Where is the study run from?
Royal Sussex County Hospital (UK).
When is the study starting and how long is it expected to run for?
The study ran from November 2011 to December 2013.
Who is funding the study?
Brighton & Sussex University Hospitals NHS Trust Cancer Fund.
Who is the main contact?
Prof. A.M. Peters
Protocol no. 3 (REC 11/LO/0892)
Is there a constitutional 'global' lymphatic disturbance in lymphatic function in patients who develop breast cancer-related lymphoedema (BCRL)? A prospective non-randomised study
We aim to investigate our hypothesis that lower limb quantitative lymphoscintigraphy will be abnormal in a significantly greater proportion of women who have BCRL compared with those who do not after a minimum period of clinical follow-up since surgery of 3 years, indicating a constitutional predisposition to BCRL.
NRES Ethics Committee London (London Bridge), 11/11/11, REC: 11/LO/0892
Prospective multi-centre observational cohort study
Primary study design
Secondary study design
Patient information sheet
Not available in web format, please use the contact details below to request a patient information sheet
Lymphoedema, breast cancer
All patients will undergo lymphoscintigraphy (15 patients with lymphoedema and 15 patients without lymphoedema)
1. Clean the skin and inject 0.1 ml of 99mTc- nanocolloid solution (containing 20 MBq) intradermally in the 1st web-space of both feet using a 25 gauge needle (outer diameter 0.51mm, Terumo, Belgium).
2. With the participant lying supine, gamma camera images of the lower limbs are obtained at 5, 45, 180 and 240 minutes after injection. The injection depot is also imaged in order to calculate depot clearance rate.
Primary outcome measures
Using quantitative lymphoscintigraphy to establish if there is a disturbance in lower limb lymphatics in patients who have developed breast-cancer related lymphoedema (BCRL) and comparing this with patients who have not developed BCRL after axillary lymph node clearance surgery.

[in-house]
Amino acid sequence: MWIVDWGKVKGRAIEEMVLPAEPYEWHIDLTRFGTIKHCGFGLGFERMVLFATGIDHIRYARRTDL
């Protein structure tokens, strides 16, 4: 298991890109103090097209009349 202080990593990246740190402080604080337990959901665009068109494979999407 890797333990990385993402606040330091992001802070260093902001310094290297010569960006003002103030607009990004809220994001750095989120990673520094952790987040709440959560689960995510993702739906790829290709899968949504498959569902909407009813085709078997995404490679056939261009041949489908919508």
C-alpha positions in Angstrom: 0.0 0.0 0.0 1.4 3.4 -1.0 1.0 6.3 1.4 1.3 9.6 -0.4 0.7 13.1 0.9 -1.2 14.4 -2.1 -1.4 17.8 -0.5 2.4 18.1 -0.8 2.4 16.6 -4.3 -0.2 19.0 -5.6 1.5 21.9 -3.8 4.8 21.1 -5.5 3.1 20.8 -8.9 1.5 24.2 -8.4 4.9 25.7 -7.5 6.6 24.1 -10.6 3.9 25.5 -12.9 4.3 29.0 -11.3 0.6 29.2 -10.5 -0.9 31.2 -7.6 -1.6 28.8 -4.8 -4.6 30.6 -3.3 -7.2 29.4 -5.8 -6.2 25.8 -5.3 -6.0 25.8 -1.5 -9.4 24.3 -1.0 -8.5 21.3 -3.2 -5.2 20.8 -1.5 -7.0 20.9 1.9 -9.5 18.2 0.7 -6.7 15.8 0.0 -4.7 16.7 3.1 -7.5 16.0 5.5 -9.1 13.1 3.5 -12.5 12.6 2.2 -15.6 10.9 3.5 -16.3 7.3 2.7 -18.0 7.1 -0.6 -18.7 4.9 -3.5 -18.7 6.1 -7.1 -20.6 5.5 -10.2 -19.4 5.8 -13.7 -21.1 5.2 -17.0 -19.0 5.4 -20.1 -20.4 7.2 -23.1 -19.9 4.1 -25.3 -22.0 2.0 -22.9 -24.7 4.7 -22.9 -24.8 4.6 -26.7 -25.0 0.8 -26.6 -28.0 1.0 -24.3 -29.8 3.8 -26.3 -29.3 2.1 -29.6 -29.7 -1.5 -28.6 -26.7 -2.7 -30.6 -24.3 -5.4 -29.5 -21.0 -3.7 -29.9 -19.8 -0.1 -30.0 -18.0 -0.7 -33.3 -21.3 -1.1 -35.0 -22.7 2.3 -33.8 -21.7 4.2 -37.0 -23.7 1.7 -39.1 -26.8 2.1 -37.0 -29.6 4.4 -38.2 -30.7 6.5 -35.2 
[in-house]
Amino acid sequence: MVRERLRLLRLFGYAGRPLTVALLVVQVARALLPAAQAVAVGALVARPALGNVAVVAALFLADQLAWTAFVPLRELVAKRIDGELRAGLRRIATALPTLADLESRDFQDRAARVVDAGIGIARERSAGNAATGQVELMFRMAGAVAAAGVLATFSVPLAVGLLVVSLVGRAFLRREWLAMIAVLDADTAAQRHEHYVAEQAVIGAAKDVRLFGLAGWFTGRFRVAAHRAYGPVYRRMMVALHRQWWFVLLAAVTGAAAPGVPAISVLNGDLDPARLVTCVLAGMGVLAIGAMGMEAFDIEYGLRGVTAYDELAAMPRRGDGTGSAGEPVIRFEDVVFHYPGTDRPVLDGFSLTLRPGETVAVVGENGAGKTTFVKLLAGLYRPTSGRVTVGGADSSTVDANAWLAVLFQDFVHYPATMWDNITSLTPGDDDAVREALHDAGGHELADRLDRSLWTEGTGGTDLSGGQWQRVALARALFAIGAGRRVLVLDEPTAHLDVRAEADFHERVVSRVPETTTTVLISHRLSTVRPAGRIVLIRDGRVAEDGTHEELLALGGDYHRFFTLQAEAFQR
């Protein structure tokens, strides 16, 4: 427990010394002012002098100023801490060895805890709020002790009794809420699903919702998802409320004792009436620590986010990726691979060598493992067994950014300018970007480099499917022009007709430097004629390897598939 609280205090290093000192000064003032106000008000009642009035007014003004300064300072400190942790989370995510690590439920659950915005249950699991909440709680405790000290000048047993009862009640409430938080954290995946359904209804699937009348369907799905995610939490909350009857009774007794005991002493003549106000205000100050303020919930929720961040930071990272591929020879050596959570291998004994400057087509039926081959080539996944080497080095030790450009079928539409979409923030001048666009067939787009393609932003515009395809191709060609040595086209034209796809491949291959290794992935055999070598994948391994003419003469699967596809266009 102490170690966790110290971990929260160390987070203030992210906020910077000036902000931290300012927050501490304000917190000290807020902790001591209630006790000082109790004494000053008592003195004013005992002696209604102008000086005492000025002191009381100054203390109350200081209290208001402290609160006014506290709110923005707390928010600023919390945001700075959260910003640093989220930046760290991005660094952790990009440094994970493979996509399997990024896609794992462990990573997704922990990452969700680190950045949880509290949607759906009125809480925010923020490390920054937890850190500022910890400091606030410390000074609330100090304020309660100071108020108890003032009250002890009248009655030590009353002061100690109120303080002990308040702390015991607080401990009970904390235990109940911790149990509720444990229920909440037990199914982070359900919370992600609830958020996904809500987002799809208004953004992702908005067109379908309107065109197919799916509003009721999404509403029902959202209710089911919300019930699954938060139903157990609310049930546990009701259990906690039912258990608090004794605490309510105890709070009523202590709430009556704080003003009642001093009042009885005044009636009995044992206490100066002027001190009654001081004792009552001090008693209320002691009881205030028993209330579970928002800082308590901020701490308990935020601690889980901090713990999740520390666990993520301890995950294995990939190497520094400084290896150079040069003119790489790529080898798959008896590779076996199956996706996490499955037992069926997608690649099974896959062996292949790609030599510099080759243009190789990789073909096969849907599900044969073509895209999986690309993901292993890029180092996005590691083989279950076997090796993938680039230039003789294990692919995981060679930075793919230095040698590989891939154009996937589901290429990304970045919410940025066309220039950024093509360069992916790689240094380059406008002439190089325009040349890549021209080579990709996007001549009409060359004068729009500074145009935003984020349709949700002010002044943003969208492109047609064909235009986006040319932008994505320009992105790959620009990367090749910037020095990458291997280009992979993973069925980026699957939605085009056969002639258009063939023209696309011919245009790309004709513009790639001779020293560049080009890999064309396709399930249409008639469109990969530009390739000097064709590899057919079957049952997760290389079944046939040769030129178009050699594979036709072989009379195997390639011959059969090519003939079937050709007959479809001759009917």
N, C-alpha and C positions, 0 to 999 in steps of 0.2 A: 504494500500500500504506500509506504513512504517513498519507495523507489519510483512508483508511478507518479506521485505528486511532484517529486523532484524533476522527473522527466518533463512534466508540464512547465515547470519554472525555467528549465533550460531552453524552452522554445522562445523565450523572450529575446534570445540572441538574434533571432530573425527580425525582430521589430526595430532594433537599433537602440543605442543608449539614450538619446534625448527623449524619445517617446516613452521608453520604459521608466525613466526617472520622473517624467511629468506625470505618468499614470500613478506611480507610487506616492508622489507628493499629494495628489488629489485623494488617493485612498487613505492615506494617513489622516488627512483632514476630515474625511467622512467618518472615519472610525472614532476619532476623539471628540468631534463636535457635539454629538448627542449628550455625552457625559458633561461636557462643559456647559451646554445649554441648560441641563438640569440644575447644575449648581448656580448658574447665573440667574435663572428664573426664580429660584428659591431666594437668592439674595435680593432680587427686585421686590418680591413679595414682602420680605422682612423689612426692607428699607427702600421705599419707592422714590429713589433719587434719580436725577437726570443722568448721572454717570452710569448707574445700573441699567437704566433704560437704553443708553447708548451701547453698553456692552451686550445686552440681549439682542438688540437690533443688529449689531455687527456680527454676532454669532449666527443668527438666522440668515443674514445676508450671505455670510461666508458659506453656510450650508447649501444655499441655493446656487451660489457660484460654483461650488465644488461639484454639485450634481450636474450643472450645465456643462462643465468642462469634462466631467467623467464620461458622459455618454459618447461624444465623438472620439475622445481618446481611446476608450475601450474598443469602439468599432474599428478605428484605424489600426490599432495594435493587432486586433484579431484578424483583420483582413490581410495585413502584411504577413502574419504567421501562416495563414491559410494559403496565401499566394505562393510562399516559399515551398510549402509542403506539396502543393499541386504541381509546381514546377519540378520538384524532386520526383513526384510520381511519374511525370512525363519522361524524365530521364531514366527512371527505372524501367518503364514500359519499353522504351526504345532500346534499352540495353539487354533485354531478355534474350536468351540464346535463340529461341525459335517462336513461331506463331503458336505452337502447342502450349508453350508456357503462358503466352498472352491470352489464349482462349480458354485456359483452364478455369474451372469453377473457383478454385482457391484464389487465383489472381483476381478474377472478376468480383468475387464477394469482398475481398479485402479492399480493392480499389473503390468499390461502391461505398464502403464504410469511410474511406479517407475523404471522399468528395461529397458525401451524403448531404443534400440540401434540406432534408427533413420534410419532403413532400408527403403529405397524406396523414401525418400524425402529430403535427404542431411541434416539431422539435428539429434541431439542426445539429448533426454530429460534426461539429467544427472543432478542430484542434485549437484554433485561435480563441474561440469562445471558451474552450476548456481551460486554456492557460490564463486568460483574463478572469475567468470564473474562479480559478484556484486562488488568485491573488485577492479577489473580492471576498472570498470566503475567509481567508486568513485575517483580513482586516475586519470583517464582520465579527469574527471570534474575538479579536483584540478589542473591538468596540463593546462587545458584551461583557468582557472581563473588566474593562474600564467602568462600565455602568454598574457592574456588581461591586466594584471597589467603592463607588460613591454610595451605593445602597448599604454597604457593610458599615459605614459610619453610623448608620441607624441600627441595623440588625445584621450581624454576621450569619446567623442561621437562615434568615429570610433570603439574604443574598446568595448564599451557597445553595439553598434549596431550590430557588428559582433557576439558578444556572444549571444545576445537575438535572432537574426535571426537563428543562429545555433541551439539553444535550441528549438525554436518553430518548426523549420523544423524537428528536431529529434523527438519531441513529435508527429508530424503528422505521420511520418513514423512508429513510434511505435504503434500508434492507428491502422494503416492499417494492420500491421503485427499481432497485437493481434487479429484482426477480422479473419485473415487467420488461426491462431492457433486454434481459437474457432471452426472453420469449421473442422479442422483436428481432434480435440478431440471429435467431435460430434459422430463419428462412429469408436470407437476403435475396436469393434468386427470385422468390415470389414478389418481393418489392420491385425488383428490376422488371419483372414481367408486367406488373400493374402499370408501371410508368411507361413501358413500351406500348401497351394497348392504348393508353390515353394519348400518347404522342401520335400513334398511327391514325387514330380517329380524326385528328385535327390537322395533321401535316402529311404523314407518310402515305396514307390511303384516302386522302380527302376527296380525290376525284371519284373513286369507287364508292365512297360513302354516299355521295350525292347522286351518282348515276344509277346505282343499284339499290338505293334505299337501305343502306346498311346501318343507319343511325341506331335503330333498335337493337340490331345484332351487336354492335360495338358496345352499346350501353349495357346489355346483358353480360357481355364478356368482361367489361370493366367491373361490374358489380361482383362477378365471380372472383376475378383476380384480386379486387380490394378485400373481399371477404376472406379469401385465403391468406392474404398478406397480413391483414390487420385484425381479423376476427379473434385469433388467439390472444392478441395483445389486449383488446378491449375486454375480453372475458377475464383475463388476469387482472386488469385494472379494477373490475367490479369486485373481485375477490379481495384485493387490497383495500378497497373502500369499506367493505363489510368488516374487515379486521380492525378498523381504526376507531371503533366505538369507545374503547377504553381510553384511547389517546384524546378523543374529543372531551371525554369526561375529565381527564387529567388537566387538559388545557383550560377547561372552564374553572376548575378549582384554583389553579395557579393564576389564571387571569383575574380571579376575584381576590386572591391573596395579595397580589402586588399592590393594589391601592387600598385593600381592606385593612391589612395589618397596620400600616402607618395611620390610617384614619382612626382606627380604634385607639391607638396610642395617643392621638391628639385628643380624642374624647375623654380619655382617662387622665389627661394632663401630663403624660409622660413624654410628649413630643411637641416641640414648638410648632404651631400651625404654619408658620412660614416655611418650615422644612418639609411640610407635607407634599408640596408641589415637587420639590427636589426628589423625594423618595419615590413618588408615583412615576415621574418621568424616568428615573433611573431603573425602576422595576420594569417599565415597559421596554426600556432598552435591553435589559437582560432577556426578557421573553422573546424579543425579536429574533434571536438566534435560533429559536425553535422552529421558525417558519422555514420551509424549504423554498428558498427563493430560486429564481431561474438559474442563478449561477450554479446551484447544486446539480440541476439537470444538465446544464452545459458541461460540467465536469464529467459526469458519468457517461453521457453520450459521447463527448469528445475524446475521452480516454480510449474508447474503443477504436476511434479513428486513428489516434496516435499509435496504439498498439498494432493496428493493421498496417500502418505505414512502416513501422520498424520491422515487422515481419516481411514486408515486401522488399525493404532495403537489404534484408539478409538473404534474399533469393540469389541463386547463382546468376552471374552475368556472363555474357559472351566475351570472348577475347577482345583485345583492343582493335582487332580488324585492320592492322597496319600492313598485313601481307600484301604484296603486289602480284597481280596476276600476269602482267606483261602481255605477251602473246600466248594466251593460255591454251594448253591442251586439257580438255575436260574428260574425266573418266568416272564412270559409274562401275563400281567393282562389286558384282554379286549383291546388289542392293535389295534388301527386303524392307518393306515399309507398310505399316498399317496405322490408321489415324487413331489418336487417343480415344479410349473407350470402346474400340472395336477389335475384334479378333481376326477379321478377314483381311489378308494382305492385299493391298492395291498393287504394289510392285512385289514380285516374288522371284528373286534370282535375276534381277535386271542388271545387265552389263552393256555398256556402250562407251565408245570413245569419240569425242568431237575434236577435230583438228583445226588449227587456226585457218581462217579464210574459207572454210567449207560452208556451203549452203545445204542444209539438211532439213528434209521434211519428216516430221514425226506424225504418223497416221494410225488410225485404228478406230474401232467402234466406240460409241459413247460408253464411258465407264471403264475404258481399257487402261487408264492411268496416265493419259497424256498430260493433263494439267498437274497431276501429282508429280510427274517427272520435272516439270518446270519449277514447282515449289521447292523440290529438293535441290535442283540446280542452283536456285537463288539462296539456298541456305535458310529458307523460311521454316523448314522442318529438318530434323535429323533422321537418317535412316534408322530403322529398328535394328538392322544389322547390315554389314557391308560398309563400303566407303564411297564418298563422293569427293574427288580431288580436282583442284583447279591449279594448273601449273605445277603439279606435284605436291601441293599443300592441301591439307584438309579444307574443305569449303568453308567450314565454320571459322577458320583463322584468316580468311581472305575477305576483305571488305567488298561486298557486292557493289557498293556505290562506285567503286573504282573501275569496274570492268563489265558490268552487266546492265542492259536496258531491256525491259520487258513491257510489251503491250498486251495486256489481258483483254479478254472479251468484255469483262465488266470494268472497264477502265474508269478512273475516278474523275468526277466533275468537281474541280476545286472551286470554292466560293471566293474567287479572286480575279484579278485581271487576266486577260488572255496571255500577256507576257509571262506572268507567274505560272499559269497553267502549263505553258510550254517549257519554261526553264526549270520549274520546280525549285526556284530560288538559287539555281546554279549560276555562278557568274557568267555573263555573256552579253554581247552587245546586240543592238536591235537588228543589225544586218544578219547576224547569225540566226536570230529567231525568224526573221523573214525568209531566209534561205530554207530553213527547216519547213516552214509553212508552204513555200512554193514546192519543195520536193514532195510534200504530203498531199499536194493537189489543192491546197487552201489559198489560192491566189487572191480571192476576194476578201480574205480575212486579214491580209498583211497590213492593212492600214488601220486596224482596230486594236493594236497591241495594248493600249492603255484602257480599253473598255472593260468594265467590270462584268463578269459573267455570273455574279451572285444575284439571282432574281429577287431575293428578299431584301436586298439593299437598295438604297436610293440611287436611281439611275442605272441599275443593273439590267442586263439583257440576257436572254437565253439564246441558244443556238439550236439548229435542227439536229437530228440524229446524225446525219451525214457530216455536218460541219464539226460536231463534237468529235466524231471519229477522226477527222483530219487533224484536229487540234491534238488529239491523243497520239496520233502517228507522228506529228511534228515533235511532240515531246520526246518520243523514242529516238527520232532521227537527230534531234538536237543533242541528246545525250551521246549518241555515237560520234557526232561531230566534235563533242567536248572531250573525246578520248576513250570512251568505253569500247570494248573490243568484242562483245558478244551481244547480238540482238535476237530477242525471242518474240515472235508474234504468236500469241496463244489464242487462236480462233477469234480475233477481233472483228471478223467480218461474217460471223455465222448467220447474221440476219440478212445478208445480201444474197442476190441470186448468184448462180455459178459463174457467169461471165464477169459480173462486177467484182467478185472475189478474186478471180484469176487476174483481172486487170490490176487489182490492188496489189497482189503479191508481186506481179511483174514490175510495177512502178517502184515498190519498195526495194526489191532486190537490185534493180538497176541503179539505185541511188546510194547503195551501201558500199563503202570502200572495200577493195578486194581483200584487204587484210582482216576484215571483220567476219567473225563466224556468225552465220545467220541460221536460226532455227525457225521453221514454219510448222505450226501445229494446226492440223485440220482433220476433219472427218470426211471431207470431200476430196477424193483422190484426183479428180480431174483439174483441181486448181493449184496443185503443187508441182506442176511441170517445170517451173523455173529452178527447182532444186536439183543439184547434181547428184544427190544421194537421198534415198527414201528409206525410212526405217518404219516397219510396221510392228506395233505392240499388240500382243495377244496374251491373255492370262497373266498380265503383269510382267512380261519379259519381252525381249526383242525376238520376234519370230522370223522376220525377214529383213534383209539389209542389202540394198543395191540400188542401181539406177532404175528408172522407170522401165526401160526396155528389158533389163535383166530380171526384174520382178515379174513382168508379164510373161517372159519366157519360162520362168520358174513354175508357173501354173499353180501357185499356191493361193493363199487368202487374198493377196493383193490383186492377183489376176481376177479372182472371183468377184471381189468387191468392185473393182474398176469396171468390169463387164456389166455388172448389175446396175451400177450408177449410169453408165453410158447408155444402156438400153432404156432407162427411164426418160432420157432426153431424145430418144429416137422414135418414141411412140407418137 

The patients only attend once, which is for the scan (lymphoscintigraphy). The scan takes a total of 3 hours to complete.
Secondary outcome measures
No secondary outcome measures
Overall trial start date
Overall trial end date
Participant inclusion criteria
1. Previous diagnosis of breast cancer and have undergone axillary lymph node clearance
2. Require 15 patients who have developed BCRL and 15 patients who have not developed BCRL
3. No other medical condition which will interfere with research procedures
4. Age range 30-80 years
Target number of participants
Participant exclusion criteria
1. Male participants
2. Outside age range of 30-80 years
3. Patients receiving vasoactive medication, or any other drugs known to impact on lymphatic function
4. Patients unable to give informed consent
5. Patients attempting to become pregnant or not practising any form of effective contraception
6. Cardiovascular disease (excluding patients with simple hypertension and not on any of the above drugs)
Recruitment start date
Recruitment end date
Countries of recruitment
Trial participating centre
University of Sussex
Brighton and Sussex University Hospitals NHS Trust (UK)
R&D Management Office
Brighton and Sussex University Hospitals NHS Trust (Cancer fund) (UK)
Funding Body Type
Funding Body Subtype
Results and Publications
Publication and dissemination plan
Not provided at time of registration
Intention to publish date
Participant level data
Not provided at time of registration
Results - basic reporting
2015 results in: http://www.ncbi.nlm.nih.gov/pubmed/25727718